Andreas Schleicher, Director for the Directorate of Education and Skills at OECD, sits down with Paul E. Peterson to discuss the upcoming PISA results, how high-performing nations work to support teachers, and what school systems can do to better prepare students for the future.
Robert Pondiscio, a senior fellow at the Thomas B. Fordham Institute, sits down with Paul E. Peterson to discuss his time observing a Success Academy school in the Bronx, and his new book, “How the Other Half Learns.”
Richard Komer, a former Senior Litigation Attorney at the Institute for Justice, joins Paul E. Peterson to discuss Espinoza v. Montana Department of Revenue, a case which could declare the Blaine Amendments in 38 state constitutions unconstitutional.
Diane Tavenner, the cofounder and CEO of Summit Public Schools, joins Paul E. Peterson to discuss her new book, “Prepared: What Kids Need for a Fulfilled Life,” and a series of tips and questions for parents as their children begin the college application process.
Michael Horn, co-founder of the Clayton Christensen Institute for Disruptive Innovation, sits down with Paul E. Peterson to discuss his new book “Choosing College,” co-written with Bob Moesta, and the different questions prospective college applicants should ask themselves as they work through the application process for college.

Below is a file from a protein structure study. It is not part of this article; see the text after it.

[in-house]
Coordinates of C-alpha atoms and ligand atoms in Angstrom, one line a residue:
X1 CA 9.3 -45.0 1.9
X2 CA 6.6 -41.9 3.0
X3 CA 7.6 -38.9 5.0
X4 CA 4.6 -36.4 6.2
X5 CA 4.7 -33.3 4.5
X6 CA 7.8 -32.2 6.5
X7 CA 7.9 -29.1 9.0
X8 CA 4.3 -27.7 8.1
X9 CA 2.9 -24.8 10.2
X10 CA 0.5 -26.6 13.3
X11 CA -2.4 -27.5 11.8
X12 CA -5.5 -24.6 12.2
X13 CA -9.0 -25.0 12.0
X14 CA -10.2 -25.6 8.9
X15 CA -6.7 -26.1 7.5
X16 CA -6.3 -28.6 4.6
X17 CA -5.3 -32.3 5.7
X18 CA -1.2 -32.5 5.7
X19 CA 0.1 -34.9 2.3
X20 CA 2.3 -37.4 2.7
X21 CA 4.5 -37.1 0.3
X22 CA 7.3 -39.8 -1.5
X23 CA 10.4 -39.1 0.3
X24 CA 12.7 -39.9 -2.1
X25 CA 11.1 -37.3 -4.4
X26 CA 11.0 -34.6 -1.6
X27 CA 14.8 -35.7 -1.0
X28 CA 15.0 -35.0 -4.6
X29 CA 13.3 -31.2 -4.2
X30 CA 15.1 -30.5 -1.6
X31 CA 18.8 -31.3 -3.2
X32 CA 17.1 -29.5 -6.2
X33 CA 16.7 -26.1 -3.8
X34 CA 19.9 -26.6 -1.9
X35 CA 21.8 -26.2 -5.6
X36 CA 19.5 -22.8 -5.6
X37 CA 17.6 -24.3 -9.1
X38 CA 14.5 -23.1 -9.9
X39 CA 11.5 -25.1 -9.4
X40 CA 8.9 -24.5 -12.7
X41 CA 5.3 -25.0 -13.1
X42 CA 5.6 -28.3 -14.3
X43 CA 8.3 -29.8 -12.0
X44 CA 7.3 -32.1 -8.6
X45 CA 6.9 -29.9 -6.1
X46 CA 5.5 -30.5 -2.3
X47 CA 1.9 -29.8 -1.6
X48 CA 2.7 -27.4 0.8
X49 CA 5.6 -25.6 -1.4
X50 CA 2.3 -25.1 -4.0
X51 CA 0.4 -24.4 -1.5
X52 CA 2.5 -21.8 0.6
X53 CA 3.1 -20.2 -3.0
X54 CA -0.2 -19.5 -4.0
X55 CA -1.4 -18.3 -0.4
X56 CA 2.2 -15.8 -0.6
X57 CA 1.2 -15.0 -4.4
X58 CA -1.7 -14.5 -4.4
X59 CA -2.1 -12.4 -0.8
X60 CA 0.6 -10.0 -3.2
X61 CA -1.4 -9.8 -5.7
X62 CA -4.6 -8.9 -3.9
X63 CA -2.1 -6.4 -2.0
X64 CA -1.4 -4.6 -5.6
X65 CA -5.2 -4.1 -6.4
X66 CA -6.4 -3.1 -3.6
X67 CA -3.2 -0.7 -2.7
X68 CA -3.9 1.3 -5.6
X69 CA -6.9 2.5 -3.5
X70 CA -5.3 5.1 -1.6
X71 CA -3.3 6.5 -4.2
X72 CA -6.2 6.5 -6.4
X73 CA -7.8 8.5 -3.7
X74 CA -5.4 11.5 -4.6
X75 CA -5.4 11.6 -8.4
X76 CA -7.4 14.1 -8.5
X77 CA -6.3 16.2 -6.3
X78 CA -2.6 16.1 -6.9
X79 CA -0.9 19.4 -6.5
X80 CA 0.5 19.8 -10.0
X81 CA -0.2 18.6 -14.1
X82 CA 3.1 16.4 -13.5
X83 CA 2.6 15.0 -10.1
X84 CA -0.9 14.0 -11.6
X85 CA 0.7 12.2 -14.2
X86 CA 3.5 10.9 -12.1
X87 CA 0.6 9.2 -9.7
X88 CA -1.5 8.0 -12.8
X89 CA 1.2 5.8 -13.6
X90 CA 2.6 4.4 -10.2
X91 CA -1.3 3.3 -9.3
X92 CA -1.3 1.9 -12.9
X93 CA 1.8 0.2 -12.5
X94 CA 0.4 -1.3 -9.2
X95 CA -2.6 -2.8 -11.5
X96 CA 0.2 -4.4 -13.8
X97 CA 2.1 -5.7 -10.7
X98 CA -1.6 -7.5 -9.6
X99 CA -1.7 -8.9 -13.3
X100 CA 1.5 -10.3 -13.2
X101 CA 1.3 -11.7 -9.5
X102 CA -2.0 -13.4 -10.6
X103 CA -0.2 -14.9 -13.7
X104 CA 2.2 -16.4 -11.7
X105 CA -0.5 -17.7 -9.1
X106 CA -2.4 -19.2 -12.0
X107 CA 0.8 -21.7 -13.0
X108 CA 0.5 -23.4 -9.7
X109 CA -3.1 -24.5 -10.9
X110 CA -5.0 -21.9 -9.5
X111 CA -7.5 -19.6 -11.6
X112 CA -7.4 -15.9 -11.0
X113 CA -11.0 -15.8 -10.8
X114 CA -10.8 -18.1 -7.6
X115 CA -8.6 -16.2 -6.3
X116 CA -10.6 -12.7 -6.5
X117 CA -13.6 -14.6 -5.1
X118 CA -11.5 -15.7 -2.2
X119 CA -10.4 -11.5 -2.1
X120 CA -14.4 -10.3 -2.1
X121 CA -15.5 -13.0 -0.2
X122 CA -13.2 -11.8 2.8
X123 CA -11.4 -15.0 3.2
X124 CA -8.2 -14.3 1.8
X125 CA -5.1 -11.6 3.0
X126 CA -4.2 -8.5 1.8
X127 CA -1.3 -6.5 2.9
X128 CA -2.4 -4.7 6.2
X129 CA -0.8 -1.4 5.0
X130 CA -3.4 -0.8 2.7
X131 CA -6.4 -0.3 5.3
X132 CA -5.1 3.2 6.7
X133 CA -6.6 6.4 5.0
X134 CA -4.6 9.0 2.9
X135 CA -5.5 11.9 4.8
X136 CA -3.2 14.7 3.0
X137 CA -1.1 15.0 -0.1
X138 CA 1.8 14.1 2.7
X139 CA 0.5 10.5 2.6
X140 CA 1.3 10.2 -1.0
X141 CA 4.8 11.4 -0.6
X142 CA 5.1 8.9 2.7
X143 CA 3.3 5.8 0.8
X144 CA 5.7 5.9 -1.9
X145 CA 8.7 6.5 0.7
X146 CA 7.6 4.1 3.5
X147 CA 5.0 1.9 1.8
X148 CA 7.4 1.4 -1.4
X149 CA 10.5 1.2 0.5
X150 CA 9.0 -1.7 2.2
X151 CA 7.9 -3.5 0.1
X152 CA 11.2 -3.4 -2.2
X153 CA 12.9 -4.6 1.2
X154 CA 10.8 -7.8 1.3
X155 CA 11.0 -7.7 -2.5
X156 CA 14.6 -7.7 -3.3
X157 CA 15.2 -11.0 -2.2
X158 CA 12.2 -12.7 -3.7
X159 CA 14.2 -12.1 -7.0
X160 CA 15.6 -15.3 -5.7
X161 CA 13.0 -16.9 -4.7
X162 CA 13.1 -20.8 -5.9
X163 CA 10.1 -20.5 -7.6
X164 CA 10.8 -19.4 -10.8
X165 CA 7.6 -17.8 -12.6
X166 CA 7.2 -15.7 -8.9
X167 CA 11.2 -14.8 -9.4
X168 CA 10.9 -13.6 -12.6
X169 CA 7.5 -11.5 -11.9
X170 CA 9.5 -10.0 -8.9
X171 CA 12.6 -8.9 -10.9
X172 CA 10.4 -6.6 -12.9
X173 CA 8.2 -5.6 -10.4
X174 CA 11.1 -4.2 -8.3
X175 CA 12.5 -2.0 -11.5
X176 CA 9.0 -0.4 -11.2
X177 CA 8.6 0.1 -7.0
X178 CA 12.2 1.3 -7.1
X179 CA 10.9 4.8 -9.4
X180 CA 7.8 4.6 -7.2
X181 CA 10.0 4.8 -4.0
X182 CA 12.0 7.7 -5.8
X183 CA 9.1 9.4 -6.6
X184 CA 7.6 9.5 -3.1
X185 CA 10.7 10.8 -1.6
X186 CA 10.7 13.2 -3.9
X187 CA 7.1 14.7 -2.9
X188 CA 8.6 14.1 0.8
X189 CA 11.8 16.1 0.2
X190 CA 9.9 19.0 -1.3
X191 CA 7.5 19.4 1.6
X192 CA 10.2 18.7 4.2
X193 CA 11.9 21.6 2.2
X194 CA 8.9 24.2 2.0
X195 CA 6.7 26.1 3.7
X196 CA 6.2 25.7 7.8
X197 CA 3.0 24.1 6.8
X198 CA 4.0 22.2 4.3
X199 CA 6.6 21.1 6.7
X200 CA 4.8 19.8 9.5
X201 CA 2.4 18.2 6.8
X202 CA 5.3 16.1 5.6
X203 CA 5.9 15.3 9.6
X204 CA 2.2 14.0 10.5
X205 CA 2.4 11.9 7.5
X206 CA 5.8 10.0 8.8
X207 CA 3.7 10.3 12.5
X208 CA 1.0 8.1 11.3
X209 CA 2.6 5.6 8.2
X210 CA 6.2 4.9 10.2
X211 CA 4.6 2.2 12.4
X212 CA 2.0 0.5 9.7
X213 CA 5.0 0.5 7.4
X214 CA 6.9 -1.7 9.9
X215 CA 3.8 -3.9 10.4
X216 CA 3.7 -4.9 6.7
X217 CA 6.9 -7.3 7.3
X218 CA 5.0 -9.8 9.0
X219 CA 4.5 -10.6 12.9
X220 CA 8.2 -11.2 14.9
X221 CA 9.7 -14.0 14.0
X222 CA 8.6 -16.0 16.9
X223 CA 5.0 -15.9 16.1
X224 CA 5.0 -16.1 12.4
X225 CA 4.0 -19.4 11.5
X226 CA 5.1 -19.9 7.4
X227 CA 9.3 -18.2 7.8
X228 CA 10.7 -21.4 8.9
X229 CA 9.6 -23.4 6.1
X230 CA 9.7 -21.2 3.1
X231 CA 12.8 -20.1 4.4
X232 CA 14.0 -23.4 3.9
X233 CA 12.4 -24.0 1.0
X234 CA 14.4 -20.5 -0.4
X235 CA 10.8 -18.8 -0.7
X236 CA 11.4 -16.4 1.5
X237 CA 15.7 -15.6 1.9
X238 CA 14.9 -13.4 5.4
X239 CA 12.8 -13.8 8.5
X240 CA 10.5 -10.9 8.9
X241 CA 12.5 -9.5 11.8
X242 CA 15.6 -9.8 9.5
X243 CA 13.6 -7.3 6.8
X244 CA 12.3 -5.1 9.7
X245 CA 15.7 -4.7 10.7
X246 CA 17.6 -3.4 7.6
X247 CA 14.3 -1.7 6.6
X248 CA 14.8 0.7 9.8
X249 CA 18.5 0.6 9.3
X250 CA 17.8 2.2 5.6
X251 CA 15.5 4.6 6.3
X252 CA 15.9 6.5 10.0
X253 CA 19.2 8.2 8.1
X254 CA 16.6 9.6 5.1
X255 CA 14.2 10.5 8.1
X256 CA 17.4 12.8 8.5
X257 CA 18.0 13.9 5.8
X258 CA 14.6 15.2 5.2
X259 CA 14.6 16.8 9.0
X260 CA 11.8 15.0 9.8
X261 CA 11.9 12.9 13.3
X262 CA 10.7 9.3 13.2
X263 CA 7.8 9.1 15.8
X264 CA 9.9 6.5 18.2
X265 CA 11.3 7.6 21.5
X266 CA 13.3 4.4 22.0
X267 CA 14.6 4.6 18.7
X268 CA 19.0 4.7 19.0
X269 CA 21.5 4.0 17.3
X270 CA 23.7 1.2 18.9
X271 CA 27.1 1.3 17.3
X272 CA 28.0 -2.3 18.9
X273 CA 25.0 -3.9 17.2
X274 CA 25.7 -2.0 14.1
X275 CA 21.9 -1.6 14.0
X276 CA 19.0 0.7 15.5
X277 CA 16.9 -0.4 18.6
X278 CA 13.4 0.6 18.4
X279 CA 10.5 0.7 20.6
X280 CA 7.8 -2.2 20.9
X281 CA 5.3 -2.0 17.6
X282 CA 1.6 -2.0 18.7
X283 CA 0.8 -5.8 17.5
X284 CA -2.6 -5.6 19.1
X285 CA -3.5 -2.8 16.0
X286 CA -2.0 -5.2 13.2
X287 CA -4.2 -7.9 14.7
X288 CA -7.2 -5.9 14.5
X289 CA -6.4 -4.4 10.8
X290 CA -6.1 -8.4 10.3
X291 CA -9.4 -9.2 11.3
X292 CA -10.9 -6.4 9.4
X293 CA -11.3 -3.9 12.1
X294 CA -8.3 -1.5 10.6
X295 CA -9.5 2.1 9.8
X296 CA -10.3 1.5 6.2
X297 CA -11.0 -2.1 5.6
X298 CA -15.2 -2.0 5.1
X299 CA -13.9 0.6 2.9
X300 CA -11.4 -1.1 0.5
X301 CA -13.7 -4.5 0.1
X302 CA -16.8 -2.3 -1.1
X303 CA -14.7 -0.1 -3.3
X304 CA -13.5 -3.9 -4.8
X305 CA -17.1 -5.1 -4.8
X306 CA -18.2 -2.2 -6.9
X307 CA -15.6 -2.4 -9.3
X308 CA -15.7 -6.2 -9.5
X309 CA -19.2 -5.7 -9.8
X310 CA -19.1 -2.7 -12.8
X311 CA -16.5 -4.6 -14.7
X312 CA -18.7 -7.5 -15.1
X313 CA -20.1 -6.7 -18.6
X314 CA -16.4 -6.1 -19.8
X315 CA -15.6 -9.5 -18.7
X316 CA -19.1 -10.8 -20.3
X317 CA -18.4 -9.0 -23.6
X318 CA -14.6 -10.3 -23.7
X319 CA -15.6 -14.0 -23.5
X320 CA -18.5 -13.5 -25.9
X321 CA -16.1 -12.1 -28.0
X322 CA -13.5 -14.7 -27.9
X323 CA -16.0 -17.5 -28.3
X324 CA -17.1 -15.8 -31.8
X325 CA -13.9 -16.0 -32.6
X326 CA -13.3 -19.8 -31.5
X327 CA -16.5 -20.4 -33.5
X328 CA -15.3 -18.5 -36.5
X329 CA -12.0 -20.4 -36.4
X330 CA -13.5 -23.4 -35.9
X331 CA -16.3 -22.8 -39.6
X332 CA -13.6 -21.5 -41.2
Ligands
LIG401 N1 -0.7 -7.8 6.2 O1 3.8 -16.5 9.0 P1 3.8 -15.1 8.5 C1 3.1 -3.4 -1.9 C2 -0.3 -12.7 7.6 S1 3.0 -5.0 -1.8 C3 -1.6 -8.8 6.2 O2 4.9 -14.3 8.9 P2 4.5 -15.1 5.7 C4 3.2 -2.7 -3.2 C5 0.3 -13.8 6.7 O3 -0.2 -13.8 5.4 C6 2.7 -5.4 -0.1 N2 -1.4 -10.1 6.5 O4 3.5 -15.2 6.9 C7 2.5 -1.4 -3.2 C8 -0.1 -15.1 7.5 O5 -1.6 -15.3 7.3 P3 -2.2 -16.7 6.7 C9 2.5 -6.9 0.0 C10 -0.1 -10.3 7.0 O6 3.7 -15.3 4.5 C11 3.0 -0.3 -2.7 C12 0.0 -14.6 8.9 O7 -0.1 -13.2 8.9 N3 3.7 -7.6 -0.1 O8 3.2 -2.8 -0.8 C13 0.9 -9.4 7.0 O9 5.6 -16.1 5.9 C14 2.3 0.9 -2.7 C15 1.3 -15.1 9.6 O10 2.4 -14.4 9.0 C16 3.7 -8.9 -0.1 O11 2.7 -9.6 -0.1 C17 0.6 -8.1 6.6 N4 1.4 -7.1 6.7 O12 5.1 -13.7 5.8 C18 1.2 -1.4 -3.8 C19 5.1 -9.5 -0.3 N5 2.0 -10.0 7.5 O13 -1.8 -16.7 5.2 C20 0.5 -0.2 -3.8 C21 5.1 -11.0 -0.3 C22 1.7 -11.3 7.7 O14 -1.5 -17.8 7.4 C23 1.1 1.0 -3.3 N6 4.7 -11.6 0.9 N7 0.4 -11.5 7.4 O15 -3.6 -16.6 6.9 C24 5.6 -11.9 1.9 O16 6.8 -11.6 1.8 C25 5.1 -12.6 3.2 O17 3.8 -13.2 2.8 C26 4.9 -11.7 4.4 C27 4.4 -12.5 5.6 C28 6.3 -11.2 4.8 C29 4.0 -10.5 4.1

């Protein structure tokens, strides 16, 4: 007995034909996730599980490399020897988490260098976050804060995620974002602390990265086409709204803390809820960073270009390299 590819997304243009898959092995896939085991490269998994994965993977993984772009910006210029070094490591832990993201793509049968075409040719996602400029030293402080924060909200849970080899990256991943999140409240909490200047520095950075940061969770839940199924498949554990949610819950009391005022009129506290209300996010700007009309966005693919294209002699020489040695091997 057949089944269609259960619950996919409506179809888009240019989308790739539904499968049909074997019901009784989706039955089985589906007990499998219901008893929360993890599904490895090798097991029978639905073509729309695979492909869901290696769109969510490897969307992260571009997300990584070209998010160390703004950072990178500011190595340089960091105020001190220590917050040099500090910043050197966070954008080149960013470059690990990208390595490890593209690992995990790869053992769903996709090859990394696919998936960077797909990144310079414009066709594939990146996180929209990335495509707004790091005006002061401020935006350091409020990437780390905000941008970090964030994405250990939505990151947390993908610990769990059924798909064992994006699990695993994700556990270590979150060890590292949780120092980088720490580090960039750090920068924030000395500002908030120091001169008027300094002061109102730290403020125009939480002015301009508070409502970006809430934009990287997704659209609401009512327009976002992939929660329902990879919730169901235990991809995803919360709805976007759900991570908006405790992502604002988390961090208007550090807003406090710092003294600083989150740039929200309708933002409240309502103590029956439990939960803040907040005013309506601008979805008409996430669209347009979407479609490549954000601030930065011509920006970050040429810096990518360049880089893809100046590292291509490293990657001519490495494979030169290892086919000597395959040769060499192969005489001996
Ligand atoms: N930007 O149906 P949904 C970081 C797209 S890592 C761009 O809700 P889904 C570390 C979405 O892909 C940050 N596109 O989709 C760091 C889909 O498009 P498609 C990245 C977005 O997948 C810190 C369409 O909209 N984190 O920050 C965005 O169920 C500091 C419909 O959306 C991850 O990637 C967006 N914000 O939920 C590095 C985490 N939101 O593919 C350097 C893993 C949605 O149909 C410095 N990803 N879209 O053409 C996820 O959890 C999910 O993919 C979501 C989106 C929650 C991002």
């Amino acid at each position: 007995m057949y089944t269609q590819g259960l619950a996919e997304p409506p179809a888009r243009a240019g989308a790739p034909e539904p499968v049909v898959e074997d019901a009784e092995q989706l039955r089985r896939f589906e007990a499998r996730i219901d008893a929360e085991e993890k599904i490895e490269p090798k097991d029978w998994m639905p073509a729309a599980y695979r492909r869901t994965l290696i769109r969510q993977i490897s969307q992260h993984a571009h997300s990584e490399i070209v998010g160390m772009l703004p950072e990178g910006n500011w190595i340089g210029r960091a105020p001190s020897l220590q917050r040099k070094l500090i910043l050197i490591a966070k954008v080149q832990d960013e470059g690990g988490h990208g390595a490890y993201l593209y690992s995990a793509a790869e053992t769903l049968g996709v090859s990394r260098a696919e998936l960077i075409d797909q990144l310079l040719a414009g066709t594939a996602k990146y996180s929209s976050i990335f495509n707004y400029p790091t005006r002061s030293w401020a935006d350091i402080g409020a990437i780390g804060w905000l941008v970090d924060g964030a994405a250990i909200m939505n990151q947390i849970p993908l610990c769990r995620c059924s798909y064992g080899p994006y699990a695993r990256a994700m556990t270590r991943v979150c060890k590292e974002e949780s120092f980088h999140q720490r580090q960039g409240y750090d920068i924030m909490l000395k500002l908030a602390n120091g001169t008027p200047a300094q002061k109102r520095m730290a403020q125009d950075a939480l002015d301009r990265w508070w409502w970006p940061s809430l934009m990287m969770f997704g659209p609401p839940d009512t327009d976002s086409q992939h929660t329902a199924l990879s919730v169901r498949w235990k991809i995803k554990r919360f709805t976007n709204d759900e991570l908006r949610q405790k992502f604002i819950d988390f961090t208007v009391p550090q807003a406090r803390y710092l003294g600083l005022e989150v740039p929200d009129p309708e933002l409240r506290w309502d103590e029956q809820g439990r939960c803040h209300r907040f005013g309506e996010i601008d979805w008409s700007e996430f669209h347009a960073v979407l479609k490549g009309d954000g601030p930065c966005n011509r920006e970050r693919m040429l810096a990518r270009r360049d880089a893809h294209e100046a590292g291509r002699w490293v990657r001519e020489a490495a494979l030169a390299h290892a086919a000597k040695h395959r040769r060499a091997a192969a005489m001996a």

Paymon Rouhanifard, CEO at Propel America, joins Paul E. Peterson to discuss his time as Superintendent of the Camden City School District, including how he worked to change the fortunes of a struggling district, as well as his current efforts at Propel America to ensure a path to prosperity for high school graduates.
Carlos X. Lastra-Anadón, a postdoctoral research fellow at Stanford University and an Assistant Professor at IE University in Madrid, joins Paul E. Peterson to discuss their co-authored paper, “Who Benefits from Local Financing of Public Services? A Causal Analysis.”
Matt Beienburg, the Director of Education Policy at the Goldwater Institute, joins Paul E. Peterson to discuss the impact of education savings accounts as a school choice option in Arizona.
Rebecca Friedrichs, the lead plaintiff in the Friedrichs v. California Teachers Association case that ended in a four-four split in the Supreme Court, joins Paul E. Peterson to discuss her book, “Standing Up to Goliath,” and how teachers feel about national unions.